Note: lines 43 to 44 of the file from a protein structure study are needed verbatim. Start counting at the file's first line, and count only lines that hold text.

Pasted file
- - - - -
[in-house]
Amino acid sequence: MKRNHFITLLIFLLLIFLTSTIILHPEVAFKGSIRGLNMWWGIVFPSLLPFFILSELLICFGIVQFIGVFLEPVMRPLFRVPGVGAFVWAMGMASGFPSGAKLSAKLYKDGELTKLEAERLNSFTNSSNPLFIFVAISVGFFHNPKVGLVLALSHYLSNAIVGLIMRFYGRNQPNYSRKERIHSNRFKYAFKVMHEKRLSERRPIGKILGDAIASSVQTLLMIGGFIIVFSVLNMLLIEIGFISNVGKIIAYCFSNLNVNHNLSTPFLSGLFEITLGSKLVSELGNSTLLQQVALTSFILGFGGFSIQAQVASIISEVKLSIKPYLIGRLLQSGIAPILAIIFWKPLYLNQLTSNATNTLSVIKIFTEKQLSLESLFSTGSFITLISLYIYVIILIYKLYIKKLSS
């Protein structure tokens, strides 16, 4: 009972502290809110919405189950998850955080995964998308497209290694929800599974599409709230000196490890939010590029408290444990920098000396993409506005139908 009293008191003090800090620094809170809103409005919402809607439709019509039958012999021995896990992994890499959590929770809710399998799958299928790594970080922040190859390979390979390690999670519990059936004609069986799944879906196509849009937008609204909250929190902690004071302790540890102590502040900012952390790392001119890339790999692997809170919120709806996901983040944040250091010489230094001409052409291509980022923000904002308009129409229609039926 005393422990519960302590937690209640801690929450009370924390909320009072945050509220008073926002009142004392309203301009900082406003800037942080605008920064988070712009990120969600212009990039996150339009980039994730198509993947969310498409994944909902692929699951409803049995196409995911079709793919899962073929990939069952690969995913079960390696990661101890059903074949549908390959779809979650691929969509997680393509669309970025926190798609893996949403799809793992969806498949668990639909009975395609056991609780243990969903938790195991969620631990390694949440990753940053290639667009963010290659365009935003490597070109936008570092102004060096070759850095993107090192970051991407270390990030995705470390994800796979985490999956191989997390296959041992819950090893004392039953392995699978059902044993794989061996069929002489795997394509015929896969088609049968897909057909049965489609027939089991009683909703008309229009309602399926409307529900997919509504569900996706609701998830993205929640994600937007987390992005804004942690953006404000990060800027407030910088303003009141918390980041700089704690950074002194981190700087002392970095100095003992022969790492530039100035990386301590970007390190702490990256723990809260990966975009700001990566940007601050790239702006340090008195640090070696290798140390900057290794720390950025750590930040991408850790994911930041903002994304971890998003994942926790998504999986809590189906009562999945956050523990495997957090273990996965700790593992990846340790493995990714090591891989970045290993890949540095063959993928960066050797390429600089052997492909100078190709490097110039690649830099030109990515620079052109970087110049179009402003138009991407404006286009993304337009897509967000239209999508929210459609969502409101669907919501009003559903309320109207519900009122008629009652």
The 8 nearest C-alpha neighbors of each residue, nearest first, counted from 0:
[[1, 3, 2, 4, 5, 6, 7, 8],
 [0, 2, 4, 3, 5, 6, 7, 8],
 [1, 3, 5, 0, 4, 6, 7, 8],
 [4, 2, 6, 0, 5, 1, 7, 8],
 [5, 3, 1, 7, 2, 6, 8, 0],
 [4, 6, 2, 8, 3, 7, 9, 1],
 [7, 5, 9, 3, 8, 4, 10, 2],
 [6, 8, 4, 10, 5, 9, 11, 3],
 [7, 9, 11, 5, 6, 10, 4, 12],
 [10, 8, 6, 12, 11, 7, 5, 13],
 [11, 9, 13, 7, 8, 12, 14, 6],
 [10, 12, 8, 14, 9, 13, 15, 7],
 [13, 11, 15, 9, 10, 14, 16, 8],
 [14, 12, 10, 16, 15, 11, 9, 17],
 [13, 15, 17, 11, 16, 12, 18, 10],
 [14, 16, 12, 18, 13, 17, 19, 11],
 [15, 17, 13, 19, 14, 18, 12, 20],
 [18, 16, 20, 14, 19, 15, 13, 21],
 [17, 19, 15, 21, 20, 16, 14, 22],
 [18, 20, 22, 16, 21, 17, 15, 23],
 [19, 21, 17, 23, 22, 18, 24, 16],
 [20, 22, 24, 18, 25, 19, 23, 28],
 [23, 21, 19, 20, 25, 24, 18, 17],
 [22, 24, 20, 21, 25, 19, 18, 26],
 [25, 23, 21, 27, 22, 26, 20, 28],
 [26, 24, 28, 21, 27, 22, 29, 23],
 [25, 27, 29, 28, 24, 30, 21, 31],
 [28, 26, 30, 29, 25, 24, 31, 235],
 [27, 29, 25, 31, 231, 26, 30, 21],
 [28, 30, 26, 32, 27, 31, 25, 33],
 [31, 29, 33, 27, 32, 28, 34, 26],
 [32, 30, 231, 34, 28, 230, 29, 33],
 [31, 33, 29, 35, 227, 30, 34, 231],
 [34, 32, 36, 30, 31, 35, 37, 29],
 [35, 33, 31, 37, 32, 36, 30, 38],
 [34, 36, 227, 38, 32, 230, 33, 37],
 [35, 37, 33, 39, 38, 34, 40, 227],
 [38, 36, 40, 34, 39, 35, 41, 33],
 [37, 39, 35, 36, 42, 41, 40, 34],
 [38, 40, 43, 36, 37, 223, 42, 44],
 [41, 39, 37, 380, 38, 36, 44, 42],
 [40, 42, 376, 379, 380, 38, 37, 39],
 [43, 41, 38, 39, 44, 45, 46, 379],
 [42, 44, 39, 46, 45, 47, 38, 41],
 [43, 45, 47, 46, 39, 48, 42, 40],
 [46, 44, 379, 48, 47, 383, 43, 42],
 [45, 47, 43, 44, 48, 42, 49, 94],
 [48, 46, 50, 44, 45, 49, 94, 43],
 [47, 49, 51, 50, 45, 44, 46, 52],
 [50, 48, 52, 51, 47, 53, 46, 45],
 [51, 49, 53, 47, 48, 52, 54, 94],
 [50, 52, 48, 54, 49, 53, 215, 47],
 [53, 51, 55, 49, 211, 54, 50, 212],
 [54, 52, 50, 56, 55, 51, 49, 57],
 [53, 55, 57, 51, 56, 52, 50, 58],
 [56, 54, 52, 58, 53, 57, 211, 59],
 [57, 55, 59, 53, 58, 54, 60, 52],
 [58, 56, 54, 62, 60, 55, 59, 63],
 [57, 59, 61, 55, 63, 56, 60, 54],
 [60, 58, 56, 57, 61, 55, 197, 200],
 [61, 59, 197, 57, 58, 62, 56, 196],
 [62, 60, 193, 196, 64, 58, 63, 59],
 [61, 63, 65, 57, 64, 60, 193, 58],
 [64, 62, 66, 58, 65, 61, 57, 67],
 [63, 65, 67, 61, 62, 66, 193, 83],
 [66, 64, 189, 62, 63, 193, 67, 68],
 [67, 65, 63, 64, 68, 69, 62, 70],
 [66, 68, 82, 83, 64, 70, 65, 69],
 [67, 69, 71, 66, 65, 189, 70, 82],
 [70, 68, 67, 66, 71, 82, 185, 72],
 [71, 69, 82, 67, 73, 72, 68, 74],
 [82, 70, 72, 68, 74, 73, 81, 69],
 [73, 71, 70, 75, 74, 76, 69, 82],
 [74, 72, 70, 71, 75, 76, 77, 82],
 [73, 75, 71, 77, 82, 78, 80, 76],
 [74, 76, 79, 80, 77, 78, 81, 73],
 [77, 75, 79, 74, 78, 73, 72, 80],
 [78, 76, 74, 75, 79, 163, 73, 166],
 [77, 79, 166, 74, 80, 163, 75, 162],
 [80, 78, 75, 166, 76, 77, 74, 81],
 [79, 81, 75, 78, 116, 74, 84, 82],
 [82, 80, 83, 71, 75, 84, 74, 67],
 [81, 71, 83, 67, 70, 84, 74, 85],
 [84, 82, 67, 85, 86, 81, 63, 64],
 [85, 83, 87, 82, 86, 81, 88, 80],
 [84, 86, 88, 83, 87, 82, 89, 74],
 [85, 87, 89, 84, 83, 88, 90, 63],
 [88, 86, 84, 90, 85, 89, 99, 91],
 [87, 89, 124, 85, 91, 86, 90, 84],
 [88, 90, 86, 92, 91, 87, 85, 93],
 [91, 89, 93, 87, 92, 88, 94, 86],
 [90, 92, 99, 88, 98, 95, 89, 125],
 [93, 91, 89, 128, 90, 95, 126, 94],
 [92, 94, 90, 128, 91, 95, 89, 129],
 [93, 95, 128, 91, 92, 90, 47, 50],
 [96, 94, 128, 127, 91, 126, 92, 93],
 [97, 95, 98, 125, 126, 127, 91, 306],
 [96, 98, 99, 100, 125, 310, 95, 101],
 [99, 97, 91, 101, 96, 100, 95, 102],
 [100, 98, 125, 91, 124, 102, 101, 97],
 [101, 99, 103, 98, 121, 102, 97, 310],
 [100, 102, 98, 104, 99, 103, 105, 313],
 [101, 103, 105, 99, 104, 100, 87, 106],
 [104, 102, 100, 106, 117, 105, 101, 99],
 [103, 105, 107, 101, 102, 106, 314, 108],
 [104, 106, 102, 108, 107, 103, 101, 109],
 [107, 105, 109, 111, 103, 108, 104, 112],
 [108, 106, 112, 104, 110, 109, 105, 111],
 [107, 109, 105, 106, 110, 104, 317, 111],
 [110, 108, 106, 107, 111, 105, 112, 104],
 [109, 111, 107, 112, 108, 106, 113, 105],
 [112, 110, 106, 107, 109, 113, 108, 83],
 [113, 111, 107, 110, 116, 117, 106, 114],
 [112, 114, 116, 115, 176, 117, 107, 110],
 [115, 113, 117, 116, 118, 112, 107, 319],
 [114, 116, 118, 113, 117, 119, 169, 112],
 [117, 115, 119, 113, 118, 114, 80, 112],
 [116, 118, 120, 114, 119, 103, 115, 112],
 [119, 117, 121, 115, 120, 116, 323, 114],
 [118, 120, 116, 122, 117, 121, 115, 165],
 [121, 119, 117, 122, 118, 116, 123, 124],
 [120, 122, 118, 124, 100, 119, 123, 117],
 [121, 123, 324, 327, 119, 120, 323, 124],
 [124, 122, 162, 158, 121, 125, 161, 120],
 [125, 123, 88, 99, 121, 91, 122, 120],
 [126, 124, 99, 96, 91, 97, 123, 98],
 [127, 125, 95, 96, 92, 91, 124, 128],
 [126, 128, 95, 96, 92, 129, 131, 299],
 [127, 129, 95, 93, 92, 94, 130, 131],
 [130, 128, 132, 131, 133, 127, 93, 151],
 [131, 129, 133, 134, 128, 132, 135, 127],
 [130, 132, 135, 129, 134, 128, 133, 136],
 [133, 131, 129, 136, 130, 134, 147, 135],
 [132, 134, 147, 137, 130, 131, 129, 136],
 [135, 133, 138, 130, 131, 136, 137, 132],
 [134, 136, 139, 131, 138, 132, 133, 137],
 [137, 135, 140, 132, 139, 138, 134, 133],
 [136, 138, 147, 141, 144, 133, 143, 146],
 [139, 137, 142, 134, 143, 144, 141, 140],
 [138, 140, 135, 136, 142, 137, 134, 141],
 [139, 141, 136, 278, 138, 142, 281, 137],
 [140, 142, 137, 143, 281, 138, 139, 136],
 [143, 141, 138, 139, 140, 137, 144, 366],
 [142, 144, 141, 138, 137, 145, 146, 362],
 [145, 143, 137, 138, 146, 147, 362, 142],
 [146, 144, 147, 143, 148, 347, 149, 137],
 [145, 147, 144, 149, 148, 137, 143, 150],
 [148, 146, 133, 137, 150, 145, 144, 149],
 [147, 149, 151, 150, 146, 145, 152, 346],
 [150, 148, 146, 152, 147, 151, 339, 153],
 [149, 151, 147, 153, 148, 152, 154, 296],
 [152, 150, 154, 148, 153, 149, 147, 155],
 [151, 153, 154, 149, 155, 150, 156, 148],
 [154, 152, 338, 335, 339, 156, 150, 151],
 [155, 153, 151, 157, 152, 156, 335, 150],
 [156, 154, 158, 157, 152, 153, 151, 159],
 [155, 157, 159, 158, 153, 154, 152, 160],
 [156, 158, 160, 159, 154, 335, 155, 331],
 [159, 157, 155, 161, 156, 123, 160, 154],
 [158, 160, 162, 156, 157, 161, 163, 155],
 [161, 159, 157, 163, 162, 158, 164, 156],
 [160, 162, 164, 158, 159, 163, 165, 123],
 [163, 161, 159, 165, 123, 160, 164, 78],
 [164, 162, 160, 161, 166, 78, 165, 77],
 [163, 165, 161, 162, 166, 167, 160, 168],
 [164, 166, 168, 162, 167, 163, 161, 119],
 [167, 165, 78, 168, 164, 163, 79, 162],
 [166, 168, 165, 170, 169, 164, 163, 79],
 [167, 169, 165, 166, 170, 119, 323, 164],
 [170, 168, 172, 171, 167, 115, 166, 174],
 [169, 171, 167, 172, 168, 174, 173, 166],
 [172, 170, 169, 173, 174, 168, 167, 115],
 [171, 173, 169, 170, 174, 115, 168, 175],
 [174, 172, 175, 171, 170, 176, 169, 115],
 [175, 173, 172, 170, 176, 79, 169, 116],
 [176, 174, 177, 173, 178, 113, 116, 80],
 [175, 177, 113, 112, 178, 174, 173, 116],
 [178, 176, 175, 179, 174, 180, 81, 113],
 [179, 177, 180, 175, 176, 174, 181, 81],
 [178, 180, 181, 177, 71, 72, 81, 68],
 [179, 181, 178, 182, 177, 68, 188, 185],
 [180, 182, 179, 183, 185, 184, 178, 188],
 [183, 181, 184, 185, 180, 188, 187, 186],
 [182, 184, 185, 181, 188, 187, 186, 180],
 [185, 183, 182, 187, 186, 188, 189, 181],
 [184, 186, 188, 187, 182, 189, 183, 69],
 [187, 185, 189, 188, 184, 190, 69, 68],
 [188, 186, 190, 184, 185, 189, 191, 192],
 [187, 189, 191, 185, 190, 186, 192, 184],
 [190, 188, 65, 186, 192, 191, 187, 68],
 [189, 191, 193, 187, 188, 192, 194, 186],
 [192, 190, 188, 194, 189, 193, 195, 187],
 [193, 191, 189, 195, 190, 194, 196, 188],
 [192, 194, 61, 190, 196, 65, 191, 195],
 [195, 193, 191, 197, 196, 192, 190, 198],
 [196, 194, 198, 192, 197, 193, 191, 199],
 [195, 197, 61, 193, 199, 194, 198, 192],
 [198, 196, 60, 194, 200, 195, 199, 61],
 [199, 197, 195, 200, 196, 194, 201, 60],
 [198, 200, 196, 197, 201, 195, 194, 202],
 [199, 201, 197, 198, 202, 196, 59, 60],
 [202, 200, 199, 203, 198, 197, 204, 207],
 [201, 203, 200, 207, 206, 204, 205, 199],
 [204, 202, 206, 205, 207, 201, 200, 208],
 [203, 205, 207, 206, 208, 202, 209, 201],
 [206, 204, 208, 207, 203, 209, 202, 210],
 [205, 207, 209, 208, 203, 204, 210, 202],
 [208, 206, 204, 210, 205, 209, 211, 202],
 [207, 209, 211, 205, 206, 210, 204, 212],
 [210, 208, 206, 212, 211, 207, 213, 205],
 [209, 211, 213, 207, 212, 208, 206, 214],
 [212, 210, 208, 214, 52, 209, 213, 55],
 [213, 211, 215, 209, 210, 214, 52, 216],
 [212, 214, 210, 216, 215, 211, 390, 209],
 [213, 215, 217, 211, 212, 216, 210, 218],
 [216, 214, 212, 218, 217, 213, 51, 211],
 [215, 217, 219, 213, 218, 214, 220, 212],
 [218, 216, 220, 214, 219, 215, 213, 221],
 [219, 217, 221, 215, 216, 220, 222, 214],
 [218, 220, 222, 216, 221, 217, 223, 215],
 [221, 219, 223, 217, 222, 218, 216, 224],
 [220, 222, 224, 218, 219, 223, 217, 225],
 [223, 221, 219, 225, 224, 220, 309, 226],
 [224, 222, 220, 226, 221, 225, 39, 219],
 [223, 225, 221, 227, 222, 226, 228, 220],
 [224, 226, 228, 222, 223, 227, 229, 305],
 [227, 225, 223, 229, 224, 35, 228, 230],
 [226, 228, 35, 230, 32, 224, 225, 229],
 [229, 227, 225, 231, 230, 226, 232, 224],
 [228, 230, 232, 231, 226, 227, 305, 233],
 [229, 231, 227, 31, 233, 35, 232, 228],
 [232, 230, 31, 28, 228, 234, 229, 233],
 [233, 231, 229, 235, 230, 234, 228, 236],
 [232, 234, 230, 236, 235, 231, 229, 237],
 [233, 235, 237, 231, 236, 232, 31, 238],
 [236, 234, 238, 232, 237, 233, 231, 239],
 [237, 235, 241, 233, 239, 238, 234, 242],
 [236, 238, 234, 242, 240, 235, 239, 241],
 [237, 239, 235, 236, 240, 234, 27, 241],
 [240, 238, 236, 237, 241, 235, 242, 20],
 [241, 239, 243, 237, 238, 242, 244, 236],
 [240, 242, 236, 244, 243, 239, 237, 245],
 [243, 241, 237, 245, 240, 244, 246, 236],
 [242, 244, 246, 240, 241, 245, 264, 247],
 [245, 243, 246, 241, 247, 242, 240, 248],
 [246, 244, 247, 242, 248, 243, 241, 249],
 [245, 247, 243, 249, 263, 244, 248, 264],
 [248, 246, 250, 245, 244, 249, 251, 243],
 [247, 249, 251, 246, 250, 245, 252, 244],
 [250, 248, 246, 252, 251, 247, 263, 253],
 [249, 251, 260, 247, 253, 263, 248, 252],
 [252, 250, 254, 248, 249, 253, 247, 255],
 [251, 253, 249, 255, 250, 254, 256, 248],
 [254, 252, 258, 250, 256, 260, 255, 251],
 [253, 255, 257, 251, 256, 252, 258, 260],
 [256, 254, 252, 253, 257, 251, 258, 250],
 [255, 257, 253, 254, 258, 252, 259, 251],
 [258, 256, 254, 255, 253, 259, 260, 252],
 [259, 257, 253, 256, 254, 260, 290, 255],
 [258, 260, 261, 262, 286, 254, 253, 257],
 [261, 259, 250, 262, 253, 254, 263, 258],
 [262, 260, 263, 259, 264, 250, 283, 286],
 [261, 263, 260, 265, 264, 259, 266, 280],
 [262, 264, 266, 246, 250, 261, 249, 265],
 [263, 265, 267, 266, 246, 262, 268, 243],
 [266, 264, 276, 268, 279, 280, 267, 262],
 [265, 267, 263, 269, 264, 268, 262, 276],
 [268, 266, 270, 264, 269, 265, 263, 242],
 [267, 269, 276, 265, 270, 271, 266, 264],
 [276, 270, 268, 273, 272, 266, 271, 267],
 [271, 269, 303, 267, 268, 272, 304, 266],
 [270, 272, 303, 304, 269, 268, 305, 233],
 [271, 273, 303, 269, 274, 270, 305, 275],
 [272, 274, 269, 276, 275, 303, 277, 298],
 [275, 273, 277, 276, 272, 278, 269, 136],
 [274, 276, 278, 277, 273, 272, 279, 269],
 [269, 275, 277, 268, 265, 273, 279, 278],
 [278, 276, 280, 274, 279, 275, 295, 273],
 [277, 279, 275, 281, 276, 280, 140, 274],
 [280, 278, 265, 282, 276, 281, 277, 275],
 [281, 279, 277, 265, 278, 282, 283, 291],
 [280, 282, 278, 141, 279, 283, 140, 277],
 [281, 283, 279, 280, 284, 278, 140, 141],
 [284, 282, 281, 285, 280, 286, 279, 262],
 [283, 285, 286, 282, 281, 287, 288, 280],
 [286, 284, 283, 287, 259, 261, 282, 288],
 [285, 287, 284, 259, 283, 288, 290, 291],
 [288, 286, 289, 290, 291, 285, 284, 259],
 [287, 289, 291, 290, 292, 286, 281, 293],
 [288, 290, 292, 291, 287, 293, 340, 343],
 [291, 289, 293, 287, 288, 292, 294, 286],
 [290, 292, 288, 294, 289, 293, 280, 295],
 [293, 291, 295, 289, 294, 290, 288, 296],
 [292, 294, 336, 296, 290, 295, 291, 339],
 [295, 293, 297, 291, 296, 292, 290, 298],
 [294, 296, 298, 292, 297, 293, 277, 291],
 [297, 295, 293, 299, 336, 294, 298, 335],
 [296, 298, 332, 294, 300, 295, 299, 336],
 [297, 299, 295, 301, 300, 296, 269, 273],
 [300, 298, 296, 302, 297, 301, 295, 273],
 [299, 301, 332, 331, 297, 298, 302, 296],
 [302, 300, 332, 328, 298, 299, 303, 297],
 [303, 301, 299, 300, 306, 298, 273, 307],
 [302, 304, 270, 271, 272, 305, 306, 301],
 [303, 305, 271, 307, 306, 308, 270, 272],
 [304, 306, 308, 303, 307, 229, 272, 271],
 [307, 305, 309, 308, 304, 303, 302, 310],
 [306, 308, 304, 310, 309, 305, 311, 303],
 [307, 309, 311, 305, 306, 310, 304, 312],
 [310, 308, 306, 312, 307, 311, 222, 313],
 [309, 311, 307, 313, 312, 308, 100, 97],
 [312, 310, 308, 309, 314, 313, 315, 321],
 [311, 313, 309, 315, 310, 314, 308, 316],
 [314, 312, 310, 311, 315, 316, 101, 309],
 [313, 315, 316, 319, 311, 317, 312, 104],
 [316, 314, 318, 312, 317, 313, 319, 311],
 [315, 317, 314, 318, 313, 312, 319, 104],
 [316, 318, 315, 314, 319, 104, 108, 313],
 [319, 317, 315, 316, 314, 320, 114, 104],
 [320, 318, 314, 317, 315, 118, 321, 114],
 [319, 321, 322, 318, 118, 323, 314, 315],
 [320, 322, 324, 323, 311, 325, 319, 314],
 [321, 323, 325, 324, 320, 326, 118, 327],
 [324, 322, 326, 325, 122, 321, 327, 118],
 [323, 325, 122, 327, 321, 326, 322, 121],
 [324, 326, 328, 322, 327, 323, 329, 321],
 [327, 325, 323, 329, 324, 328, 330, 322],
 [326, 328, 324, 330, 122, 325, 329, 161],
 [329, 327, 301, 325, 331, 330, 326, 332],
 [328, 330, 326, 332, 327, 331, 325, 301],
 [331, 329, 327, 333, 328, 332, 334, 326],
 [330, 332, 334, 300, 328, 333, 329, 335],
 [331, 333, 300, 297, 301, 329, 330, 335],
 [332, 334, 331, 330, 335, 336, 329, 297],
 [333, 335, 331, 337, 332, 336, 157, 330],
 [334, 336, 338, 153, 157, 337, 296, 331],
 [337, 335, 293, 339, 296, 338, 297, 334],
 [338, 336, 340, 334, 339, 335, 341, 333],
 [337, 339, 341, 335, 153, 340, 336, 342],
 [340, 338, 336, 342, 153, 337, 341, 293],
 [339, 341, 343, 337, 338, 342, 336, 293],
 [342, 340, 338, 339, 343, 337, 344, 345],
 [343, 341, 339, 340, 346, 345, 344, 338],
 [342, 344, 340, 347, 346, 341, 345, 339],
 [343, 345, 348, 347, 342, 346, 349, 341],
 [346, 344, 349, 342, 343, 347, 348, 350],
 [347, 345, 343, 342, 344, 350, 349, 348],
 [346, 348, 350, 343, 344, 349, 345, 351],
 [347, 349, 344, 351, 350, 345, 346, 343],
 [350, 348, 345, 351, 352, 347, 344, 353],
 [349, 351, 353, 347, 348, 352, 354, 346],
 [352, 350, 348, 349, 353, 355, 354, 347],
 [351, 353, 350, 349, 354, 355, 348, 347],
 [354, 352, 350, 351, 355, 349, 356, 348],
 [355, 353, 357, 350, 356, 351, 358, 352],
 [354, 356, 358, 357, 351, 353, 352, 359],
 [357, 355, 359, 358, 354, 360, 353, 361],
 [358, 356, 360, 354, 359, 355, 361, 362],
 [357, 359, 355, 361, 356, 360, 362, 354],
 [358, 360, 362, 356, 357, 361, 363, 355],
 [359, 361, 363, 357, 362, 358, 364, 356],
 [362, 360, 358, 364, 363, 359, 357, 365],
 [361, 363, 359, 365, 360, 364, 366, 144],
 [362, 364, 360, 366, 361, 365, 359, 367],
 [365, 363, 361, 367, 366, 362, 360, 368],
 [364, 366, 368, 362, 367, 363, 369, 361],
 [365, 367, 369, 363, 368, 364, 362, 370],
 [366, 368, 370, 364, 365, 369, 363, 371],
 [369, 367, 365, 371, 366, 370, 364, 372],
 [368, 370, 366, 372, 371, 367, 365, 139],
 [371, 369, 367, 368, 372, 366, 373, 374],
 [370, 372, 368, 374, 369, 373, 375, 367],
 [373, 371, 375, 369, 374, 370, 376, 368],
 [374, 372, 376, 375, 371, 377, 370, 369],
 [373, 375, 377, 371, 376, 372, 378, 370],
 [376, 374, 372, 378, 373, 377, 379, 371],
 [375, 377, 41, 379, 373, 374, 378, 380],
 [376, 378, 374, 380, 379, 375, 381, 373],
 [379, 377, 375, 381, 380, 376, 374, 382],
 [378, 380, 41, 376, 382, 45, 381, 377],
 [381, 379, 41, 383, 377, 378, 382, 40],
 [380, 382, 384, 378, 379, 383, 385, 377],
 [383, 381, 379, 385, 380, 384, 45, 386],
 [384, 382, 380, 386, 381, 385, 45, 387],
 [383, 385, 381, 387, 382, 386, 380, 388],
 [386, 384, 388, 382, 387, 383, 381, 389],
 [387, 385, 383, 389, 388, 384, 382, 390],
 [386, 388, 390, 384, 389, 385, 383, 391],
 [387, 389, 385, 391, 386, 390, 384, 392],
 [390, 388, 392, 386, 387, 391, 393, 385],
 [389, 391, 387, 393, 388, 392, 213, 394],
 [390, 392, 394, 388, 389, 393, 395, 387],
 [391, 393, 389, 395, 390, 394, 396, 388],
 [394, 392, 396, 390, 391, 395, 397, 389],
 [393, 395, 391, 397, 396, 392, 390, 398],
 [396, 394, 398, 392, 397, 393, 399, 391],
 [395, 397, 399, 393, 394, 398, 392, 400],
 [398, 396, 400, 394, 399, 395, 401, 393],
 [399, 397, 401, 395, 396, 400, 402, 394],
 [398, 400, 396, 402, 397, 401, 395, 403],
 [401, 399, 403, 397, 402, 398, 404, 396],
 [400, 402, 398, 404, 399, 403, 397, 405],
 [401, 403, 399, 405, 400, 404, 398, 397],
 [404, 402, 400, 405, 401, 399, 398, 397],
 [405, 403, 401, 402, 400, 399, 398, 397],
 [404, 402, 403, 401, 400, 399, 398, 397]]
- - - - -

 [37, 39, 35, 36, 42, 41, 40, 34],
 [38, 40, 43, 36, 37, 223, 42, 44],